I am a Ph.D. Candidate (ABD) and Sessional Instructor in the Department of Political Science at McMaster University. My research interests lie broadly in International Relations and Political Theory, with a special interest in how the thought of Thucydides, Aristotle, Jean-Jacques Rousseau, and Leo Strauss has been taken up in IR’s debates. I am especially interested in how political philosophy can shed light on our understanding of Sovereignty — the concept at the centre of IR as a discipline — and how approaching he problem of sovereignty can close the gap between International Relations Theory and Political Theory. My university career began as an undergraduate at the University of Toronto, where I earned a B.A. Hon. in Political Science and Bioethics. I then joined the wonderful department at McMaster where I completed a Master’s degree in Political Theory (concentrating on the Ancient Greeks and Early Moderns), and returned for a Ph.D. in International Relations. I like to think of myself as a Political Theorist whose area of interest is International Relations, and it is a chief aim in my research and teaching to reduce the distance between these two fields of Political Science.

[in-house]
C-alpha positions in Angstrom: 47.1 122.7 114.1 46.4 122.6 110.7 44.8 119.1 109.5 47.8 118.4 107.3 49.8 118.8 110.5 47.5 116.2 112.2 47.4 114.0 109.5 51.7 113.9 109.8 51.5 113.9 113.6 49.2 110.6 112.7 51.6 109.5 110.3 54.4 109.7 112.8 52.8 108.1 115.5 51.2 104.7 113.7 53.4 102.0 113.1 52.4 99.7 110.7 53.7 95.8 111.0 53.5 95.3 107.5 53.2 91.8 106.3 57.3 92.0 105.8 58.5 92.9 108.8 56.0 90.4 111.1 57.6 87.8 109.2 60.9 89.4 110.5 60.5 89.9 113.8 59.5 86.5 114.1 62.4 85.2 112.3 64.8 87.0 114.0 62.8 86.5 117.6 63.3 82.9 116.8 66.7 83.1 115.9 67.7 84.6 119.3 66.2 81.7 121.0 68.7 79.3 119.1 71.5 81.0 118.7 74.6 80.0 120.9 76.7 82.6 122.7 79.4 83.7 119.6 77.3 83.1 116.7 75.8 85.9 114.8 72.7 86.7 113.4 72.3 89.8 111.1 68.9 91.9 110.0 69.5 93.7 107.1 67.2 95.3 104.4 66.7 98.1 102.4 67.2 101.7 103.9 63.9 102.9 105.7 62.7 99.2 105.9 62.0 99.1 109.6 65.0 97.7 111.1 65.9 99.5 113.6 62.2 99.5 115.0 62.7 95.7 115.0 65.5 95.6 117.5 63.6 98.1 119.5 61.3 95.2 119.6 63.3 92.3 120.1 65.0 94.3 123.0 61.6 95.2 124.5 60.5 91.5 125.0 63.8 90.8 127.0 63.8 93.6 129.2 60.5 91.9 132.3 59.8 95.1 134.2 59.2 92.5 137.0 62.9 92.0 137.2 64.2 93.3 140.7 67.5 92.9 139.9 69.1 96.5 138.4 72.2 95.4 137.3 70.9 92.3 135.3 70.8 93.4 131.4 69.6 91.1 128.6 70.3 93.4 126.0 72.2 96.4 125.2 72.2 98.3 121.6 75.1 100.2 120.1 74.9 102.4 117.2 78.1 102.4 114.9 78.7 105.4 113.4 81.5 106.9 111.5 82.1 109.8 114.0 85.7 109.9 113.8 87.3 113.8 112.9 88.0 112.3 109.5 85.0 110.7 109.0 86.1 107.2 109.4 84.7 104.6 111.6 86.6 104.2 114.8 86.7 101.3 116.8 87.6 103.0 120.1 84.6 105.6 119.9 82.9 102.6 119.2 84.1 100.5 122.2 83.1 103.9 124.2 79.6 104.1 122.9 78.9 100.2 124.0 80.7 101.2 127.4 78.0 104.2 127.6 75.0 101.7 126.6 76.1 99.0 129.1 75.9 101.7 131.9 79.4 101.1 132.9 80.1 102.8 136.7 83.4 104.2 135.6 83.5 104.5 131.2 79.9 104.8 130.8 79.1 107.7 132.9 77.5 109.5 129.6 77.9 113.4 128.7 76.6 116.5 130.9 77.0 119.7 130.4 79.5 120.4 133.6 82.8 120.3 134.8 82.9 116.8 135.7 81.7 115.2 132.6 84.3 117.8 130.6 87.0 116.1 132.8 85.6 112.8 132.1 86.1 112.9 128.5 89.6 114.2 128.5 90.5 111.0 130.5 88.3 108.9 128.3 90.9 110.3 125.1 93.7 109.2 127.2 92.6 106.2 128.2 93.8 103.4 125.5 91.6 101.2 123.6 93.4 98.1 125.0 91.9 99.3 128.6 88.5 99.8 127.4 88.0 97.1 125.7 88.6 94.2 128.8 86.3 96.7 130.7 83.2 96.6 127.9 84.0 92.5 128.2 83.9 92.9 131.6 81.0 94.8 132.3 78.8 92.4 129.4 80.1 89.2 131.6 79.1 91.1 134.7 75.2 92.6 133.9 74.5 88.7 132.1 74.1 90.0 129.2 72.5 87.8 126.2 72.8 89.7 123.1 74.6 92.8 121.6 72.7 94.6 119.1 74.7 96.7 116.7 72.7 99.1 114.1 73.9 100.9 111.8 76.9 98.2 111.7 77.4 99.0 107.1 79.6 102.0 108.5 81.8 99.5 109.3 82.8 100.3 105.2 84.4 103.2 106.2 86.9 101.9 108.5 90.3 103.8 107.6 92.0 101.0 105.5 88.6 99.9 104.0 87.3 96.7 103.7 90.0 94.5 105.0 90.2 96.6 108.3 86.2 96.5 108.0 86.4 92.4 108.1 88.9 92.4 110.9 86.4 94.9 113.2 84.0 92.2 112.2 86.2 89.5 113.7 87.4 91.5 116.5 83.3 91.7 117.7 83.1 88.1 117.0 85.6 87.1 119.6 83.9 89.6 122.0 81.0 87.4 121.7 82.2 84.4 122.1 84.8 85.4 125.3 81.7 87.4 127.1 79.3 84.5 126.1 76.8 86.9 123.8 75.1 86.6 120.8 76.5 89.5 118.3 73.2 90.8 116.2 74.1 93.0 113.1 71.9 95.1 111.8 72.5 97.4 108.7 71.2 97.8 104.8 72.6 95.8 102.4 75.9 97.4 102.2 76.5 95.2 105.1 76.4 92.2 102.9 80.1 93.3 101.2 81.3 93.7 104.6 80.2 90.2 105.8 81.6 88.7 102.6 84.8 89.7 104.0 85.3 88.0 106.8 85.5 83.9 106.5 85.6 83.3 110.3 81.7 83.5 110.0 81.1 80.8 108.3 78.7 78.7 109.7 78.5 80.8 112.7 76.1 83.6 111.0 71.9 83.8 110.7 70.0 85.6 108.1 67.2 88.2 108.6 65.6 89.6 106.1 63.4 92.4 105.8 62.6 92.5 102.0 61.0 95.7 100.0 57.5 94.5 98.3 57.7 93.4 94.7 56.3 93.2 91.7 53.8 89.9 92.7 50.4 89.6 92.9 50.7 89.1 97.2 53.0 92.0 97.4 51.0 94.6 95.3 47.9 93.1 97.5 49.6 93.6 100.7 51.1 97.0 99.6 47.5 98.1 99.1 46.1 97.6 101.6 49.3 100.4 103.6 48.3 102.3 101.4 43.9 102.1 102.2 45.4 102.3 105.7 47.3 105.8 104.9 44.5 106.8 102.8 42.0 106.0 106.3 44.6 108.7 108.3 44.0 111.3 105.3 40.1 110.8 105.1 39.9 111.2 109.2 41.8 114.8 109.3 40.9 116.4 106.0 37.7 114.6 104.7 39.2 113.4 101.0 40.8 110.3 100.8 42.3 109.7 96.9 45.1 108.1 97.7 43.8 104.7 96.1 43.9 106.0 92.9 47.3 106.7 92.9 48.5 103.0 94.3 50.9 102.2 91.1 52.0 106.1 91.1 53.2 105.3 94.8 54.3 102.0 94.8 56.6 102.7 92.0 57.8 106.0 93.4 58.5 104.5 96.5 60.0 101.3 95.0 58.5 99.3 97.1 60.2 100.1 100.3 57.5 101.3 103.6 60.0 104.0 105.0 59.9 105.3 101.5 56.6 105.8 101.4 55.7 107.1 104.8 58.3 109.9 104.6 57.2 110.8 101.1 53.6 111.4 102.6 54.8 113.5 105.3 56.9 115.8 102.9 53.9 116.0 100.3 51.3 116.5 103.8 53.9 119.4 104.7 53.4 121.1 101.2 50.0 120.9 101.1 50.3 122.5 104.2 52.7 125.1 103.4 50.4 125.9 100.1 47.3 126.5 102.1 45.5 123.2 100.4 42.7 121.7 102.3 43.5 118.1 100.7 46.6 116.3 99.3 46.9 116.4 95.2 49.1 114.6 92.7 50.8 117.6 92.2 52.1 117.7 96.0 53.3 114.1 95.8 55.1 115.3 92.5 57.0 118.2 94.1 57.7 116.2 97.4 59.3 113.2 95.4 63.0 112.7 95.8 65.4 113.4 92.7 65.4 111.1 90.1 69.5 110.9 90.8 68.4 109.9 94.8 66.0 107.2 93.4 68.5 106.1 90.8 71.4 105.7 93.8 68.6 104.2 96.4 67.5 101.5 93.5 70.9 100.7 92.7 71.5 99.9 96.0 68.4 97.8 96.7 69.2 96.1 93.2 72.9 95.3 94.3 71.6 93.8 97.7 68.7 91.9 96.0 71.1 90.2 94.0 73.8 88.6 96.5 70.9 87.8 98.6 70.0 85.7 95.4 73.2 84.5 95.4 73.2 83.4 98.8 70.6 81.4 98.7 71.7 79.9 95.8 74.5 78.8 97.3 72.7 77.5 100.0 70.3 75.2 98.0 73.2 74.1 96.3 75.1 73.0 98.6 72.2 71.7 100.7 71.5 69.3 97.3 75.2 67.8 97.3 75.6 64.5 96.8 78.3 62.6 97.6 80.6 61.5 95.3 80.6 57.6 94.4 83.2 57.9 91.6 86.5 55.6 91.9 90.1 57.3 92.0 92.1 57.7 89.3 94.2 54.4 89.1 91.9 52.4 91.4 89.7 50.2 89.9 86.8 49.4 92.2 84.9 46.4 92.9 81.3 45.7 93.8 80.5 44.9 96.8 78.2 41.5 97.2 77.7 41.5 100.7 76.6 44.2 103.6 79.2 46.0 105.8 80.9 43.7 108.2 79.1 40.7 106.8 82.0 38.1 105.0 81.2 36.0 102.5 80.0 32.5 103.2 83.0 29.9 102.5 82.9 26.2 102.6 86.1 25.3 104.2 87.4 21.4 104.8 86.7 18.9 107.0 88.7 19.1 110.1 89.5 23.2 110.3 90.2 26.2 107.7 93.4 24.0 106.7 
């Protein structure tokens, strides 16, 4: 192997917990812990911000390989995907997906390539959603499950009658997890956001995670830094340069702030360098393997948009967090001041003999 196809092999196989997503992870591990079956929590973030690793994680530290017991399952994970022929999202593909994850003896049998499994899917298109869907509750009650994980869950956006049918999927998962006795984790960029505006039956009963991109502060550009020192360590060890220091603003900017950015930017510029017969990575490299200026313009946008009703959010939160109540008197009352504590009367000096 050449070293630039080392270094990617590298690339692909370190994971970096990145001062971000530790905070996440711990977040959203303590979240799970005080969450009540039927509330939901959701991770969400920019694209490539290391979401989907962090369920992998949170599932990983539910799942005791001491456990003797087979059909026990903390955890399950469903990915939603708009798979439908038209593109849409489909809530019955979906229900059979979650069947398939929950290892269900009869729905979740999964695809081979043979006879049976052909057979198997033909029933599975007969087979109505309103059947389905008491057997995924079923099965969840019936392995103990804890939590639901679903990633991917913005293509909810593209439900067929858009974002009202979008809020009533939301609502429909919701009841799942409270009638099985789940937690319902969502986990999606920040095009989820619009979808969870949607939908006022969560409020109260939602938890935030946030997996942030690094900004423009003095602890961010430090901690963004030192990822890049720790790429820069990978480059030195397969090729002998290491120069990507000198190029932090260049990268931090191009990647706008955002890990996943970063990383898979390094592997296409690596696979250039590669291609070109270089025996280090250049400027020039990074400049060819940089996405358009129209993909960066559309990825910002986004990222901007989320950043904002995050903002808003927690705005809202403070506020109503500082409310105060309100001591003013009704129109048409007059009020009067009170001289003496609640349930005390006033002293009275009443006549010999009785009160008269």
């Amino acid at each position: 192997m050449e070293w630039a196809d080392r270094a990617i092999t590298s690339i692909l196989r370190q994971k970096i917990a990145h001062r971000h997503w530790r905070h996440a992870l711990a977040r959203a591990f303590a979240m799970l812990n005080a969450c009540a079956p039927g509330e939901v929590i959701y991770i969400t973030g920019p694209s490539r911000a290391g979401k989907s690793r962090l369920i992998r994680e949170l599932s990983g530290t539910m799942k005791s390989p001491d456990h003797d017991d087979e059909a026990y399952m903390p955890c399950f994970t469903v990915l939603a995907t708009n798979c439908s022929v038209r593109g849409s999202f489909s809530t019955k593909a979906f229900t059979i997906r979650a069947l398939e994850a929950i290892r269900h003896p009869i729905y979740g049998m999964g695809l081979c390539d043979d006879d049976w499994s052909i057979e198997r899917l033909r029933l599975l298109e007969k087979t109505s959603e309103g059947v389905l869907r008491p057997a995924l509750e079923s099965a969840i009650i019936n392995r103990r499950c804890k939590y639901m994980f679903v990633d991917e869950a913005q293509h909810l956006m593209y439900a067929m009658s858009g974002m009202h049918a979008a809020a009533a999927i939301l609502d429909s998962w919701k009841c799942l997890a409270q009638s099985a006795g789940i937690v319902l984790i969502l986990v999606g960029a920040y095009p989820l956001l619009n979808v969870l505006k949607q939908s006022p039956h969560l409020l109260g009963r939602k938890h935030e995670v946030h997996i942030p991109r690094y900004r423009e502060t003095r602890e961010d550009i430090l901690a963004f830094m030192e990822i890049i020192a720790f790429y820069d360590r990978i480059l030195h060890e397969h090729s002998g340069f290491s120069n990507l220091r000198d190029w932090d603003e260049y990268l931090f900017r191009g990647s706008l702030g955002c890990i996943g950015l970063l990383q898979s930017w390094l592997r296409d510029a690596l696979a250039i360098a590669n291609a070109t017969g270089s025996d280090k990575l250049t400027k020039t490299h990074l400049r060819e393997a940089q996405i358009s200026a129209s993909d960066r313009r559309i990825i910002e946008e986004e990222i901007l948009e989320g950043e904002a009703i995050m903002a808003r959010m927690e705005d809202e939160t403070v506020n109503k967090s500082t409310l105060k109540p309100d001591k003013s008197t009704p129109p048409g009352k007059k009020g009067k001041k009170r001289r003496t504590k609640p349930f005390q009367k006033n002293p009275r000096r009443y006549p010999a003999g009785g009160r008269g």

In July I joined the fantastic team at E-International Relations as a commissioning editor for International Relations Theory, and I’m very proud to be a (small) part of the great work that happens there. The writing is always excellent, fully open access, and is an indispensable resource for researchers, practitioners, teachers, and students of global politics.
On this page you’ll find an overview of my research projects, teaching materials, and links to other online iterations of my online identity. I can usually be found on Twitter (@mike_digs). I also keep a blog — The Surface of Things — where I document my adversarial relationship with the books on my bookshelf. Some posts grow into parts of larger research projects, but all are fun to write. I encourage anyone with similar interests to please get in touch – I’m always happy to have a conversation.
One final note. The painting in the header is Bartholomeus van der Helst’s 1648 Celebration of the Peace of Münster, which depicts the signing of one of the treaties inaugurating the Peace of Westphalia. Understanding this political moment, the transition to modernity and the foundation of our distinctively modern political outlook, is a key theme of my studies.